PARIS (JTA) — A French group of movie theaters temporarily canceled screenings of an Israeli film in response to Israel’s raid of a Gaza-bound flotilla.
Utopia cinema houses wanted to “show its reprobation in a more visible manner” in response to Israel’s interception May 31 of a flotilla aimed at breaking the Gaza blockade in which nine passengers were killed, said a statement on the company’s website.
So the group “decided to deprogram the film, ‘Five Hours from Paris,’ supported by the Israel Film Fund and Isratim,” directed by Leon Prudovsky, said the statement.
“We have nothing against this nice little film that we are committed to program with the first sign of a removal of the Israeli blockade of Gaza,” added the statement published June 5. The movie was scheduled to be screened beginning June 23.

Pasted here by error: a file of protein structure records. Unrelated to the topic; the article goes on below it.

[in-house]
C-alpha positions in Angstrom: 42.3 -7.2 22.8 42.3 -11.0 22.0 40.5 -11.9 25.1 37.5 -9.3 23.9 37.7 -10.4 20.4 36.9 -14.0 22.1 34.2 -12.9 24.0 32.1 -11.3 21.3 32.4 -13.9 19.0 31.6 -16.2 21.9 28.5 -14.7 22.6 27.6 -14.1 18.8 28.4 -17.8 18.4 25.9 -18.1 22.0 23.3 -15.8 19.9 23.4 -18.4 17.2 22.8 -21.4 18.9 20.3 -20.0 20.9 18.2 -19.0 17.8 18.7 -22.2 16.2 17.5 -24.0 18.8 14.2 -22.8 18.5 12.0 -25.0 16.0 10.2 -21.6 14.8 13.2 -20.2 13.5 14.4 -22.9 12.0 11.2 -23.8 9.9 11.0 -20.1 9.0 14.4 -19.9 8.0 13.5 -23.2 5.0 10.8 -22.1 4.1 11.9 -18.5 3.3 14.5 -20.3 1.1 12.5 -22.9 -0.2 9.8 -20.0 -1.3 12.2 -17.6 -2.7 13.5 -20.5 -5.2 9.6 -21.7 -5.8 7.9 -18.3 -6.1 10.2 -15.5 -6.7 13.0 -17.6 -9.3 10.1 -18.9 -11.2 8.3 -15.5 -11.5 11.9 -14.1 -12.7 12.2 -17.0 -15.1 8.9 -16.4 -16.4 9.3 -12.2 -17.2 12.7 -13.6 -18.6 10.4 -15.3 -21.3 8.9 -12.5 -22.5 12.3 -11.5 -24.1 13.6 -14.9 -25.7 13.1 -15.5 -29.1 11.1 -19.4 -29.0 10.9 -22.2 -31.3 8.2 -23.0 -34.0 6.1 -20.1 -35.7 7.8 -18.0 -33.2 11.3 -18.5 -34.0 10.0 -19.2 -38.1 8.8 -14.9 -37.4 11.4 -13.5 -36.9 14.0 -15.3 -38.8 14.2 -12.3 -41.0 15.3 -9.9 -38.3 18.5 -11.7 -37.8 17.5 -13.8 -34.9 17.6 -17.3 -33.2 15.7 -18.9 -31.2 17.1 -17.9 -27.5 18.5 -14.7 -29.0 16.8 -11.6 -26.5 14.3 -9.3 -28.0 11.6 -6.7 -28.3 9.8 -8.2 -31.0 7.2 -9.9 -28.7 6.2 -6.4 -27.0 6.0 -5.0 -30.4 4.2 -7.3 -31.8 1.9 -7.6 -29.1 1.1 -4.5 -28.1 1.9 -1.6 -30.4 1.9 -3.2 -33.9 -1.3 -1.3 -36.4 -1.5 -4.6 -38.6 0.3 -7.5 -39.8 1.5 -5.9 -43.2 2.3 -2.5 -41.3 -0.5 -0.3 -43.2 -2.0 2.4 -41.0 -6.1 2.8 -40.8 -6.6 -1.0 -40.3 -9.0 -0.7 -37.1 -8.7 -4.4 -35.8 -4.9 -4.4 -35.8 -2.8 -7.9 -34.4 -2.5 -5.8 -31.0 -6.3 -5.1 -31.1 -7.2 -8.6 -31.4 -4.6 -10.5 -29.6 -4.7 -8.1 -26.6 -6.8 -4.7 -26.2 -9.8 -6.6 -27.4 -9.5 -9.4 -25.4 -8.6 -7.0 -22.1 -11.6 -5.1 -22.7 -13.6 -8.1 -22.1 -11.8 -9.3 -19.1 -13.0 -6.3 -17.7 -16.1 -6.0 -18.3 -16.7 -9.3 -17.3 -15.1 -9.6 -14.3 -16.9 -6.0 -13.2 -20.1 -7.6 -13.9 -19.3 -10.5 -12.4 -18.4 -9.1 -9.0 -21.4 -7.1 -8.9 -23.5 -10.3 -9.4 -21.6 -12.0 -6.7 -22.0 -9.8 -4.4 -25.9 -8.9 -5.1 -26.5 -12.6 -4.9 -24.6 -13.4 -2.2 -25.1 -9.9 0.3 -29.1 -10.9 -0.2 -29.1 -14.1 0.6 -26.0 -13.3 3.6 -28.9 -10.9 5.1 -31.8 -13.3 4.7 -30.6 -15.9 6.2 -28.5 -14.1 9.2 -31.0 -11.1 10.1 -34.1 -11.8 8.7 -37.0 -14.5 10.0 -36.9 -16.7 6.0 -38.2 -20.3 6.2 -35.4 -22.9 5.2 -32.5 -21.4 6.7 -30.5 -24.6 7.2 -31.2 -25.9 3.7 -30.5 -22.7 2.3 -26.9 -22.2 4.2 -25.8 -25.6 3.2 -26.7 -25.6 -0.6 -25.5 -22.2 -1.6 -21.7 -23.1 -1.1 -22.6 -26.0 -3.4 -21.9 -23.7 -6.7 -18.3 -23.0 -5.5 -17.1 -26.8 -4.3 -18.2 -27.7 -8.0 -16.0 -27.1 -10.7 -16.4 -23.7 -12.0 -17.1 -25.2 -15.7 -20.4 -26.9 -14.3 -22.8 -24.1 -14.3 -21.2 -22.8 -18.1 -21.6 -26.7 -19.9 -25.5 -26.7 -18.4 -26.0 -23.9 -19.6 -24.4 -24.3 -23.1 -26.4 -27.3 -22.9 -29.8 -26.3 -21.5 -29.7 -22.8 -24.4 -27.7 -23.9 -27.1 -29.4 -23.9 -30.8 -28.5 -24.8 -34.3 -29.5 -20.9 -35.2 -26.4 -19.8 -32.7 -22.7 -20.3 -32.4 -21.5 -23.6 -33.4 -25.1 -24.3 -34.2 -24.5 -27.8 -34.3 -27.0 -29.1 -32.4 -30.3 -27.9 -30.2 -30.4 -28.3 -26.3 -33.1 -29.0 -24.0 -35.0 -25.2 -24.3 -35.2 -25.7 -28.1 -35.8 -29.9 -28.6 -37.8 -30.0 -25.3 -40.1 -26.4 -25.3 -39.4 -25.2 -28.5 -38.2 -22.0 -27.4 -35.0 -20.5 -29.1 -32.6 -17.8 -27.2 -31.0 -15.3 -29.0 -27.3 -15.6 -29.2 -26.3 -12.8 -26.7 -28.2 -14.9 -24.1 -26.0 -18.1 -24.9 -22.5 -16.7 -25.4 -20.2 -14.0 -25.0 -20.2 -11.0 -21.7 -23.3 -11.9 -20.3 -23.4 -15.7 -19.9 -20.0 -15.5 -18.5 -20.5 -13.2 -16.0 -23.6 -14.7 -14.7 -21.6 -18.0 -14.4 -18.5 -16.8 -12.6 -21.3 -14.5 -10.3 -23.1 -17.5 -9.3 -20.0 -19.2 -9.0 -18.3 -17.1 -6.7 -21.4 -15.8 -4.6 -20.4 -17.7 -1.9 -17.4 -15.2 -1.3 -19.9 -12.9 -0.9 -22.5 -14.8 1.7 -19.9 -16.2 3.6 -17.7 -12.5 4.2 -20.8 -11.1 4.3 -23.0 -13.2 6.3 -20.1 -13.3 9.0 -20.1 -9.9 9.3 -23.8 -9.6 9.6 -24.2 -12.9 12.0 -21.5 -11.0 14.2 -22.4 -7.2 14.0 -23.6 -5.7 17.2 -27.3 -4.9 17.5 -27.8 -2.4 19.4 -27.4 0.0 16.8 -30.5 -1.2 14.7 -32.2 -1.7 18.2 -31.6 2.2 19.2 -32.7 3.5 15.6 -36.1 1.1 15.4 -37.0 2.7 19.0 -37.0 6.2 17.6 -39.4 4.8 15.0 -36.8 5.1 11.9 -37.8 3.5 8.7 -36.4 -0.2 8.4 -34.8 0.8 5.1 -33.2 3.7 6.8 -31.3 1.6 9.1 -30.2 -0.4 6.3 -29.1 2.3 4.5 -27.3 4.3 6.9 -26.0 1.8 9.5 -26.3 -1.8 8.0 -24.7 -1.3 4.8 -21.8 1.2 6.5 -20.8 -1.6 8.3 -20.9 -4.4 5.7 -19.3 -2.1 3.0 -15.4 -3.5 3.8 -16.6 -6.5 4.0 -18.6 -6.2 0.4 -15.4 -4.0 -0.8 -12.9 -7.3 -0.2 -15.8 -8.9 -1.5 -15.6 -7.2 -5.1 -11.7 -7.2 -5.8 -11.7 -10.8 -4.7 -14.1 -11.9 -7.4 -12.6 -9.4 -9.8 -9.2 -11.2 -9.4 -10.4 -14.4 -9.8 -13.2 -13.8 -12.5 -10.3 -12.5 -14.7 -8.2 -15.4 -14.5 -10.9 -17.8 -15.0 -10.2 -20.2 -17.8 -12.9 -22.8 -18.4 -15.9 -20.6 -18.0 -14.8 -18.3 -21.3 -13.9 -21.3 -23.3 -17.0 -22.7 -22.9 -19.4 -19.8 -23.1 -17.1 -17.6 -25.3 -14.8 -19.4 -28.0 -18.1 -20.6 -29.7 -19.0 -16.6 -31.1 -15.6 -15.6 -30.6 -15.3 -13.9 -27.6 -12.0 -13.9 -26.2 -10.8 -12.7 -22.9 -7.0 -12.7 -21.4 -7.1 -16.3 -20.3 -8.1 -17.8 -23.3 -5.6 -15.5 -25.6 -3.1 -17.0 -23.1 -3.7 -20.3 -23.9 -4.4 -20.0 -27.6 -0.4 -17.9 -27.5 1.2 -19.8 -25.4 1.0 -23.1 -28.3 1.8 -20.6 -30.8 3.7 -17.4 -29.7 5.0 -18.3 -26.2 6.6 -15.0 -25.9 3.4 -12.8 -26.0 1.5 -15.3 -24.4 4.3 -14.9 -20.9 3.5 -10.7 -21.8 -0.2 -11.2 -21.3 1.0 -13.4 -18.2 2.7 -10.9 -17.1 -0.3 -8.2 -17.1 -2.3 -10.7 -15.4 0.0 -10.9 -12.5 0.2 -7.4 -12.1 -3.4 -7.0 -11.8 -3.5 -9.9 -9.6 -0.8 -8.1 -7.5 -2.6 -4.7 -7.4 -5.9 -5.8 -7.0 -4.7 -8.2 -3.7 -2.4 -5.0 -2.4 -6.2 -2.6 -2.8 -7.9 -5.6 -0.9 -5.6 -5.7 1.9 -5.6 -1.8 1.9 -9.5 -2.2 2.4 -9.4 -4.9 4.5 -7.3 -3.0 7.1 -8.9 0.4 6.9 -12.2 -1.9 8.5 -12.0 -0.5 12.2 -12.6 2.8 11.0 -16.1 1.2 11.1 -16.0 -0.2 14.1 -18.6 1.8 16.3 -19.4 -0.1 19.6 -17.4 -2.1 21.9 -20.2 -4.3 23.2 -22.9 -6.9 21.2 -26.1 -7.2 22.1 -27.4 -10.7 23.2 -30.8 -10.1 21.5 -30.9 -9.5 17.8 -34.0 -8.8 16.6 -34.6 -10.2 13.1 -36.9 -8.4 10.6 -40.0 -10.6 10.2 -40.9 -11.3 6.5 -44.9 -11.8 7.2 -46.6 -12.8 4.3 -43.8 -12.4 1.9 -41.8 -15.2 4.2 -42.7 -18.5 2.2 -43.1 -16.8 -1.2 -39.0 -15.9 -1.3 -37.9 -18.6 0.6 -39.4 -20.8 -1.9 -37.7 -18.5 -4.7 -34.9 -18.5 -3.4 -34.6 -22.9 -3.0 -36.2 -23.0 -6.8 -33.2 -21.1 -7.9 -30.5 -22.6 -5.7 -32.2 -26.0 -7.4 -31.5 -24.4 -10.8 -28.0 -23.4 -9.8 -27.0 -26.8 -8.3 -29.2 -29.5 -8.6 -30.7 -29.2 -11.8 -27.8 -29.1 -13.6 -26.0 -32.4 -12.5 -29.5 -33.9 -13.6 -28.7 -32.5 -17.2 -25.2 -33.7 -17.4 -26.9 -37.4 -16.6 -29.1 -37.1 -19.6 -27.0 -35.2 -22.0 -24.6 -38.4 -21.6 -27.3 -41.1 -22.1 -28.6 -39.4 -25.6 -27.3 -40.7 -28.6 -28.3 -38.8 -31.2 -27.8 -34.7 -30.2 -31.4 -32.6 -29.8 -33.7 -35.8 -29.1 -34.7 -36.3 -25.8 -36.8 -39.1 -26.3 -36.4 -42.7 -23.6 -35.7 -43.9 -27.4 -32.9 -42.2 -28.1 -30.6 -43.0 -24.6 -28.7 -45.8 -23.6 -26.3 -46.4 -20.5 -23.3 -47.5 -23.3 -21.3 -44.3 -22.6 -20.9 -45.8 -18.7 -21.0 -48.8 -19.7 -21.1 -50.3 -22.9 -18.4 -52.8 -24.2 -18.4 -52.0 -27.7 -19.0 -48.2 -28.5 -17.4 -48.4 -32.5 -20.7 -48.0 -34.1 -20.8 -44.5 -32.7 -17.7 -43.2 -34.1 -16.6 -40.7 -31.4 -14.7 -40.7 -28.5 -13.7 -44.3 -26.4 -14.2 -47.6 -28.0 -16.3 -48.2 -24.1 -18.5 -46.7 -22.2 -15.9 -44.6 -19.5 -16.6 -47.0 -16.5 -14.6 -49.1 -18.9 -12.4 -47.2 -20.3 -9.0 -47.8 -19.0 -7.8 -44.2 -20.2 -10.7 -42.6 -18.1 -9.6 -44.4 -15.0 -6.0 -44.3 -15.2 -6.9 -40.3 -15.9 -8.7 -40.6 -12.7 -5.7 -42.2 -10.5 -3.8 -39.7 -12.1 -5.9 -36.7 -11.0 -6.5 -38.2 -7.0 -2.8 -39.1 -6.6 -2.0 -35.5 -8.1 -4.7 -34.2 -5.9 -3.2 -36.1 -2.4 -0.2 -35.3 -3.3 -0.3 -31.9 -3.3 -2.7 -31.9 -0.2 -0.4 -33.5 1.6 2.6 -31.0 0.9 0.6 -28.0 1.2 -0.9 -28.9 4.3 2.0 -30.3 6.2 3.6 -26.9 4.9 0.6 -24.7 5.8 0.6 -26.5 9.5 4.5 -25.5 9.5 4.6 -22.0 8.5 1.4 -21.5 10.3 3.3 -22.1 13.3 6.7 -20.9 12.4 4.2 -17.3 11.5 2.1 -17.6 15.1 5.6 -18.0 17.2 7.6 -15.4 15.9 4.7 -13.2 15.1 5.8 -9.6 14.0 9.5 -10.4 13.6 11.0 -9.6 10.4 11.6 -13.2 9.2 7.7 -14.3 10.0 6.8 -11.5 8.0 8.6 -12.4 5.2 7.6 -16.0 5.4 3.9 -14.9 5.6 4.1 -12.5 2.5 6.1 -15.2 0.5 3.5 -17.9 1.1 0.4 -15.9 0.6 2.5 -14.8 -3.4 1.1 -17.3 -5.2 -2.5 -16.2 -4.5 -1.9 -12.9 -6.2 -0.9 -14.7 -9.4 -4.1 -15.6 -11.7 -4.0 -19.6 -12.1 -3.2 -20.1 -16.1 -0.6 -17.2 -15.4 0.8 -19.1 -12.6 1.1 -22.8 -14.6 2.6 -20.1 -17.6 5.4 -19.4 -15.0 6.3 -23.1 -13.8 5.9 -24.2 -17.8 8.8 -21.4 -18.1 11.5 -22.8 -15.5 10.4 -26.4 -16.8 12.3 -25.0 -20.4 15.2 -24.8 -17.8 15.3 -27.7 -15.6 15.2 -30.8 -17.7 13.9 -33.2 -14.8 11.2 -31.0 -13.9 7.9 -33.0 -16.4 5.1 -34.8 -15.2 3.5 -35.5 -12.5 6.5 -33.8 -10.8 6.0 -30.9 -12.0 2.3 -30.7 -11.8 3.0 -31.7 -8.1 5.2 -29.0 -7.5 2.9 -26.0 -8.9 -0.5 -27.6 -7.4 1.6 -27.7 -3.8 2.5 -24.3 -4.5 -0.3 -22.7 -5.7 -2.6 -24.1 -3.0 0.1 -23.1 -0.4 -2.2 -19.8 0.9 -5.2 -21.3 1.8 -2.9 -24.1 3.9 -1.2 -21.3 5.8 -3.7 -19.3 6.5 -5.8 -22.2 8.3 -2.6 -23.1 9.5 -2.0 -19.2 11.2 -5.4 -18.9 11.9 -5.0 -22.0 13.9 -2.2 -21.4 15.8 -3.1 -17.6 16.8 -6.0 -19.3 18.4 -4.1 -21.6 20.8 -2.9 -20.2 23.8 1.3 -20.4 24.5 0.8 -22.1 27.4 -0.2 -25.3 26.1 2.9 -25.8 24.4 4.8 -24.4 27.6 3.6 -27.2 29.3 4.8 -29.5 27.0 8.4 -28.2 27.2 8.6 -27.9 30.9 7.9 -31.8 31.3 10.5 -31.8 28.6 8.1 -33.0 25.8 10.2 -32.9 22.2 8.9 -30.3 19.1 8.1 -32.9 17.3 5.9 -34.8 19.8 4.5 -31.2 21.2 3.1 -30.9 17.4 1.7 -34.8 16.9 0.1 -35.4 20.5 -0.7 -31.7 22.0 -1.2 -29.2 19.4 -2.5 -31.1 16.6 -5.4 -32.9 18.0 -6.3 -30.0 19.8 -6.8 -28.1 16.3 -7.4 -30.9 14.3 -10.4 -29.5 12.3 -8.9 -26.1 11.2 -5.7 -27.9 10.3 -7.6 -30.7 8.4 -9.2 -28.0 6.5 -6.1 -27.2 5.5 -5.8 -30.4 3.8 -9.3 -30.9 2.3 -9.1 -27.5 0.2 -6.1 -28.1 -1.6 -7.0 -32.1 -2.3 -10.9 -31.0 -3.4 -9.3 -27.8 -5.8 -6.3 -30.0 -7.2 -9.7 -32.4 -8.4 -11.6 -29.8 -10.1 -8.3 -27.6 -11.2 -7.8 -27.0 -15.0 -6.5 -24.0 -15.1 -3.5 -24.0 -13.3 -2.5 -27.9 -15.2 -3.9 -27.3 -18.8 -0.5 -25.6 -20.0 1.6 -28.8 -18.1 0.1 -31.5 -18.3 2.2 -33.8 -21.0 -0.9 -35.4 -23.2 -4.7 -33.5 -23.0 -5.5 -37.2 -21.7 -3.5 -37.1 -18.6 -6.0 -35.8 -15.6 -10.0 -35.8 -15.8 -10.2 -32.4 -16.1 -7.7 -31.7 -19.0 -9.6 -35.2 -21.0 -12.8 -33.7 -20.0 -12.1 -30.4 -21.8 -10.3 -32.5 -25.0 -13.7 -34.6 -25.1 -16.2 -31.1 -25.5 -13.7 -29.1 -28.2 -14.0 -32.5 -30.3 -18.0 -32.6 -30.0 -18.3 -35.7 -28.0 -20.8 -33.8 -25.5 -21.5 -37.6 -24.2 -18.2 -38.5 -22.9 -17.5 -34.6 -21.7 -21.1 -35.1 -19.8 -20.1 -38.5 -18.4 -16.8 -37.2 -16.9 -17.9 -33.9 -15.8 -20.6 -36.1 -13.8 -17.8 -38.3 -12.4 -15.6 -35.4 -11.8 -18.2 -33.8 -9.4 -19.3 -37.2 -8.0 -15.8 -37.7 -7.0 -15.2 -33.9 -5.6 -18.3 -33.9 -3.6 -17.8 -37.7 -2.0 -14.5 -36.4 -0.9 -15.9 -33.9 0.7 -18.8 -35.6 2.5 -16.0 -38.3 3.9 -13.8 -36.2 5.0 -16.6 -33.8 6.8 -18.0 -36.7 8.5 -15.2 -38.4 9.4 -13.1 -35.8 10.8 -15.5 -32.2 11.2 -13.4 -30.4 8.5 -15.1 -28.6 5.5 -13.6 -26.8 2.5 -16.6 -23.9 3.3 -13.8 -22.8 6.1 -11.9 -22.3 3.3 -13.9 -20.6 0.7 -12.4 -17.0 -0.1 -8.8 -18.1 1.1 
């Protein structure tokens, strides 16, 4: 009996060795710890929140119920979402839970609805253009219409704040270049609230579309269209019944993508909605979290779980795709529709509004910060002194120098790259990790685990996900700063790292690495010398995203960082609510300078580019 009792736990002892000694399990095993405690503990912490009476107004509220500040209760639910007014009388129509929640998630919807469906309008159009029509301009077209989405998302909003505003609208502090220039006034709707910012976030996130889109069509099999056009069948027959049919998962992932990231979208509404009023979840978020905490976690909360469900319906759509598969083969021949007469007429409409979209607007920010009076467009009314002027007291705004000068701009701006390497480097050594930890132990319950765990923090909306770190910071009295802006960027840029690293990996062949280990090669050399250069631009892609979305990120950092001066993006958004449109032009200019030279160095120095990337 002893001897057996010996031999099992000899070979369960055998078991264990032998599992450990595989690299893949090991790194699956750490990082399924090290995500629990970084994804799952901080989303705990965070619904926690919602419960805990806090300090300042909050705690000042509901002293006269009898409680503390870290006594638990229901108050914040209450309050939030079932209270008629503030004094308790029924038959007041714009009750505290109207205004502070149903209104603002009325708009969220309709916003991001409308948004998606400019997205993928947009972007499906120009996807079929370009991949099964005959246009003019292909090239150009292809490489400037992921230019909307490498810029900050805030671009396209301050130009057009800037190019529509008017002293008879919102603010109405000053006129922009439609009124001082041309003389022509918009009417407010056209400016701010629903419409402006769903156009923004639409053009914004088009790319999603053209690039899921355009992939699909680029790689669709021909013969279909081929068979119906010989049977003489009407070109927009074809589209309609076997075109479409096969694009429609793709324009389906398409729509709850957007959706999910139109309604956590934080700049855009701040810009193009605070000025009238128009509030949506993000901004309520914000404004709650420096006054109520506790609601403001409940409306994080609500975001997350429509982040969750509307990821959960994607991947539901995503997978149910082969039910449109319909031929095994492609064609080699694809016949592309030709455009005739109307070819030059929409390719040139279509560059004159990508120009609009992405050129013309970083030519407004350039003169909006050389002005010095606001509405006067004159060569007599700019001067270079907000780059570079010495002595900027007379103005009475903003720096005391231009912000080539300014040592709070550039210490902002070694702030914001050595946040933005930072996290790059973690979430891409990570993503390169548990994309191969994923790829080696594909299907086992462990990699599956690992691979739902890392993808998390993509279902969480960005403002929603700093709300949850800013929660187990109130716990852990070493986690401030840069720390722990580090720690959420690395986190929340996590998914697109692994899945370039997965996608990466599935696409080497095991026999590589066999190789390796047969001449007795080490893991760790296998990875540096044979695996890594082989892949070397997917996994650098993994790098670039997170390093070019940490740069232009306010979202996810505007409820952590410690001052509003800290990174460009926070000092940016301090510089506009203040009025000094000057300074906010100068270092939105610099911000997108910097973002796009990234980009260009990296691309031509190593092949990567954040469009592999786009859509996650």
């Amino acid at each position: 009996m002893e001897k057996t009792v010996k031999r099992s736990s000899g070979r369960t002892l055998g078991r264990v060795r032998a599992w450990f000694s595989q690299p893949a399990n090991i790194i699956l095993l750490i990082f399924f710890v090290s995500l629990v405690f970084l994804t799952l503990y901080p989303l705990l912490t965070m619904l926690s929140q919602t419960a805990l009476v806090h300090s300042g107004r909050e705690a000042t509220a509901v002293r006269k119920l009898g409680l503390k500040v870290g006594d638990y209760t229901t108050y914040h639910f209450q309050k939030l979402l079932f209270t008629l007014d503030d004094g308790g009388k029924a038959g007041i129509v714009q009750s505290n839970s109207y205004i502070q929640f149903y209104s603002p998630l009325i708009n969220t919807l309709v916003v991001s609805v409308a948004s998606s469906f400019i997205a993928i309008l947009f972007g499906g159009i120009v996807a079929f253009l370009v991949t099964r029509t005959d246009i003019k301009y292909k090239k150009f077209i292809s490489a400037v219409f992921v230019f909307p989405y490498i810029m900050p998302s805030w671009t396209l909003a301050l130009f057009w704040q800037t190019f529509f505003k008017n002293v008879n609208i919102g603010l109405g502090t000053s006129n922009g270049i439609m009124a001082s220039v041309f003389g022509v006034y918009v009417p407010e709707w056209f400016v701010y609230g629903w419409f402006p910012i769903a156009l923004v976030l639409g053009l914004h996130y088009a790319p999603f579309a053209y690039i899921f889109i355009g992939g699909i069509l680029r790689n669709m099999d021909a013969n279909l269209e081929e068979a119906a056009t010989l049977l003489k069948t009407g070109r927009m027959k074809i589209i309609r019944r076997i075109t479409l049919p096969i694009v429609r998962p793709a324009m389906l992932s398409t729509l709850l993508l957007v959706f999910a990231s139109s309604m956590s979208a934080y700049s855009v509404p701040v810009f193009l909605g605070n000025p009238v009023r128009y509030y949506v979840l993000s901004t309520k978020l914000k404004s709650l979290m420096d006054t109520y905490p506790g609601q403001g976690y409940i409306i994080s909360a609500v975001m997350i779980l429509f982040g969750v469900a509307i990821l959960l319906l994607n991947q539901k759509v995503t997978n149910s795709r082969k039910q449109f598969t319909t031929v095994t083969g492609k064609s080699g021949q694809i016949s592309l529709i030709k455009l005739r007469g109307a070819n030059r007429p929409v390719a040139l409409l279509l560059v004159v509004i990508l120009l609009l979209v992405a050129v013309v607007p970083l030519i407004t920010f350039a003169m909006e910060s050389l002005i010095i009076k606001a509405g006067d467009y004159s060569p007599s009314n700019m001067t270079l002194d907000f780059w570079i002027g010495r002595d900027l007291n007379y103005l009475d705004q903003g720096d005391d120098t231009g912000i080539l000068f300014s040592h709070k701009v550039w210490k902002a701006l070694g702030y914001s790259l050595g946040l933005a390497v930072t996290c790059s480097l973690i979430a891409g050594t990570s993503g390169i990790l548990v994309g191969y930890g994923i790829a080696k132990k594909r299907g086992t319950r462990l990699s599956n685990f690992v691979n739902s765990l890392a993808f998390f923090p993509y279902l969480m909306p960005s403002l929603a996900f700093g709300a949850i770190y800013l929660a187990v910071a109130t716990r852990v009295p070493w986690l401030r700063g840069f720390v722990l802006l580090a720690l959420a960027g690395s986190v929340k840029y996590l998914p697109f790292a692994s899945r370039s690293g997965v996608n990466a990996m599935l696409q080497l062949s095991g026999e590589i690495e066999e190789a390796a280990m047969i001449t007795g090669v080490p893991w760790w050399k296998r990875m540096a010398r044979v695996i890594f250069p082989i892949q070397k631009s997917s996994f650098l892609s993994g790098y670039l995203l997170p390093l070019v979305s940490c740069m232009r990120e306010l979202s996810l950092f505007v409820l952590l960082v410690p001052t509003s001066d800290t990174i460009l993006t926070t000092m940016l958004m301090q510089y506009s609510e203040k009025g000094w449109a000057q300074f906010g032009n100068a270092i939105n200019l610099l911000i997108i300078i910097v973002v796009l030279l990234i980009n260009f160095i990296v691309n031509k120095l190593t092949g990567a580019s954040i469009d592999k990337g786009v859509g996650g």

Since the announcement, the French media and public have widely criticized the group’s decision.
The French daily Le Monde’s front page editorial on Thursday called the group’s decision “dangerous,” and lumped it with other cases of artists choosing to boycott Israel. It also said that “The assault of the flotilla is indefensible.”
Utopia’s co-founder, Michel Malacarnet, told JTA on Thursday that the Israeli film would be screened this summer in Utopia theaters with several other Israeli movies, and their directors invited for a debate.
Malacarnet said it was common for Utopia to postpone film screenings for various reasons, though this time the decision was politically based. He said the decision to have a debate around the film resulted from the intense media and public reaction to temporarily canceling the film.
“We have nothing against this film, nor against Israeli cinema," Utopia co-founder Anne-Marie Faucon told the French news agency AFP. "There’s no reason to boycott it for life.”